Biochar: Truly effec­tive envi­ron­mental Protec­tion, or just hype?

Even the most passionate of lobby­ists wouldn’t dream of claiming that biochar alone could save the world. But in inter­ac­tion with other factors, aspects and agents, biochar may well contribute to long-term carbon seques­tra­tion and soil revi­tal­i­sa­tion in the future.

Biochar is produced by the high temper­a­ture carbon­i­sa­tion of mate­rials like wood and cellu­lose residues, turning them into finely divided carbon. It’s a prospect that is currently a source of great inspi­ra­tion – including in agri­cul­ture. For example, this spring, Mathis Block, a milk producer from Schleswig-Holstein, started building a biochar produc­tion facility on his farm in Oster­rade. “If not now, when,” says the 34-year-old about his bold invest­ment of around €1m (£867,310), which he is making together with his brother Steffen.

Although the brothers also consid­ered building a biogas plant, they decided against it in the end; instead, they wanted to try some­thing new. And as it is with new things, many ques­tions still remain unan­swered. Where does the biomass mate­rial come from? Who will buy it or how can it be used on your own farm­land? How is it processed? Further changes in the price of carbon credits will be another impor­tant aspect in deter­mining whether the project will ulti­mately be a commer­cial success.

Mathis Block, Milk Producer

We want to feed the system with wood chips from the region.

Mathis Block

As a result of the Paris Climate Agree­ment and the EU’s target to decar­bonise the entire economy by 2050, increasing revenues are beck­oning through the sale of carbon credits. According to the current market defi­n­i­tion, one tonne of biochar captures and stores exactly 3.6t of carbon dioxide.

Carbon certifi­cates are already traded on global plat­forms like the Finnish puro.earth, in which the Nasdaq, the largest elec­tronic stock exchange in the USA, recently joined as the main investor.

Rosy prospects for the produc­tion of biochar

There is no need to look into a crystal ball to see that the Block brothers’ prospects are good overall, perhaps even bright. In fact, the price of carbon credits has doubled within the past 12 months. This is not partic­u­larly surprising, because CO2 tax, ambi­tious climate protec­tion targets and global conflicts have greatly increased pres­sure on the use of fossil fuels, so there are hardly any limits to dreams about upward market trends.

Regard­less of the Euro­pean and global back­drop, however, the thoughts of a farmer like Mr Block do not revolve around the big picture on a daily basis, but first and fore­most around what is happening on his own farm. In fact, the milk producer already uses biochar as a dietary supple­ment for his 300 cows, albeit in small doses. He’s not yet used it on his grass and maize fields, however, although he is certainly consid­ering this as an option in the future.

For the time being, he wants to feed the carbon­i­sa­tion plant, which will soon be on the farm, with wood chips from the region, some of which are currently being shipped to Denmark. “We want to make use of what’s avail­able region­ally,” says Mr Block, empha­sising the impor­tance of local value creation. For him, this is an approach that he can imagine working in other areas, too. Every village equipped with its own decen­tralised biochar produc­tion plant?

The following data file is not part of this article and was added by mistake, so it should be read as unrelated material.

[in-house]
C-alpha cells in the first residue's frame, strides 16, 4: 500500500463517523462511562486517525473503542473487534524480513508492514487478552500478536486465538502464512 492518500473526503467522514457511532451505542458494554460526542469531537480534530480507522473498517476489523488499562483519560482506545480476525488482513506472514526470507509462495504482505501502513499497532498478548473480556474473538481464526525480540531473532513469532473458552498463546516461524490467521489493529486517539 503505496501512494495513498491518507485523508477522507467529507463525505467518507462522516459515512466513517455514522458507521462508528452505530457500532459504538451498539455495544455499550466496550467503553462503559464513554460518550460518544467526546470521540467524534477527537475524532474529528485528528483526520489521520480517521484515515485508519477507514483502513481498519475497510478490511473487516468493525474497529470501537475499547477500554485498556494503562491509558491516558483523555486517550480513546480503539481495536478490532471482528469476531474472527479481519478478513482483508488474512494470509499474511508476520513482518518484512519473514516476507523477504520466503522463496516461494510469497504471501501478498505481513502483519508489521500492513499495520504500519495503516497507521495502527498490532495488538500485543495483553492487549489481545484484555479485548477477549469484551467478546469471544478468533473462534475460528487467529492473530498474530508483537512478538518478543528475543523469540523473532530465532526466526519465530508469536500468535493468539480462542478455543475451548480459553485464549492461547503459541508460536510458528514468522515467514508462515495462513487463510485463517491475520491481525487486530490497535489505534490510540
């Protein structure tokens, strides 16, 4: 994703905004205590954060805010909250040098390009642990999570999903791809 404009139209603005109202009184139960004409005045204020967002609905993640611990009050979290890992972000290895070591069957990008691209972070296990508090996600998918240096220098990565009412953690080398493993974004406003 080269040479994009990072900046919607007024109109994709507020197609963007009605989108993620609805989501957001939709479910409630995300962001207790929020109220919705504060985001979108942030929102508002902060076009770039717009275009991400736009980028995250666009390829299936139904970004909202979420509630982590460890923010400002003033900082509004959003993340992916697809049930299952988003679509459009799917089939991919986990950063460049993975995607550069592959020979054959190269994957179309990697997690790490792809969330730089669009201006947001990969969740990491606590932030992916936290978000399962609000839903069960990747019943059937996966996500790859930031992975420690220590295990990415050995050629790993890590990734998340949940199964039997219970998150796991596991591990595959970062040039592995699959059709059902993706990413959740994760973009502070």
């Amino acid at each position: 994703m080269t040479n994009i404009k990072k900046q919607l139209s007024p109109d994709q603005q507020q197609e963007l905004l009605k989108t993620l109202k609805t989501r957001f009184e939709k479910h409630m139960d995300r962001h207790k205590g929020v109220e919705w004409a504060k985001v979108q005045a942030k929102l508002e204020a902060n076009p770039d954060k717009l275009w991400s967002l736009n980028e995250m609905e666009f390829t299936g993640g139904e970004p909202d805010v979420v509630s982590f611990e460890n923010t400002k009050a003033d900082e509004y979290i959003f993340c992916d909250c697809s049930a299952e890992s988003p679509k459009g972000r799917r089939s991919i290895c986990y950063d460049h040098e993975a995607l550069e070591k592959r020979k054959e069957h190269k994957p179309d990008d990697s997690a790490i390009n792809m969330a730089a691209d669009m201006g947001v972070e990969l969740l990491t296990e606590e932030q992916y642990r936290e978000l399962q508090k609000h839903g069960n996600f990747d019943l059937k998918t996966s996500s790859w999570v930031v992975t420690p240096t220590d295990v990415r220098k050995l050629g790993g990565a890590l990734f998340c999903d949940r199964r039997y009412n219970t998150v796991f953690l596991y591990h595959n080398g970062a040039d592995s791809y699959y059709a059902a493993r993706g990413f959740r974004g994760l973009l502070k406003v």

A handful of biomass: Biochar, usually produced as fine coal dust, is mixed with compost, diges­tate, dung or soil to create a fertile soil substrate.

However, many are scep­tical about whether this will always make sense. “We have, in part, left natural cycles behind in agri­cul­ture, so healthy processes no longer take place to their full extent,” notes farmer Thomas Hell­mann. He runs the consulting company “Effek­tive Mikroor­gan­ismen West­küste” (Effec­tive Microor­gan­isms West Coast) on the side, providing biolog­ical tools to beef farmers, pig breeders and biogas plant oper­a­tors.

His vision: The revi­tal­i­sa­tion of ecolog­ical processes in animals, plants and soil. For this purpose, he uses various microor­gan­isms, as well as rock flour and biochar. “For me, biochar is one tool among several,” says Mr Hell­mann. “It has special prop­er­ties that trigger good effects in some cases.” However, he ques­tions whether it makes sense to use biochar as a saviour where the soil biology has been suffering for a long time under years of arable farming.

Thomas Hell­mann, farmer and advisor

In some cases, in agri­cul­ture we have opted out of natural cycles.

Thomas Hell­mann

He thinks not. Never­the­less, carbon farming is high on the agenda. In general, this refers to the long-term build-up of humus, and one special aspect is the storage of carbon, e.g., by incor­po­rating biochar into the soil. New networks and initia­tives are forming every­where in Germany and abroad, gaining in impor­tance under the umbrella term of regen­er­a­tive agri­cul­ture. In insider circles, the special prop­er­ties of biochar have been empha­sised for many years, espe­cially its enor­mous ability to capture and store nutri­ents and boost water-holding capacity.

Expen­sive reality

Far-sighted players like those from Hengst­bacherhof in Rhineland-Palati­nate carried out impor­tant pioneering work with the devel­op­ment of their own Terra Preta, a fertile soil mixture of biochar, composts, and other compo­nents, but were hit hard by the reality of “real earth farming.” “The better-known Terra Preta became, the higher the price of suit­able biochar,” admits pioneer Joachim Böttcher. “You need 10-15% by volume of biochar for Terra Preta. In the past, good-quality biochar cost €250/t (£217/t) but today it costs €500 to over €1,000 (£434-867). It’s just too expen­sive.”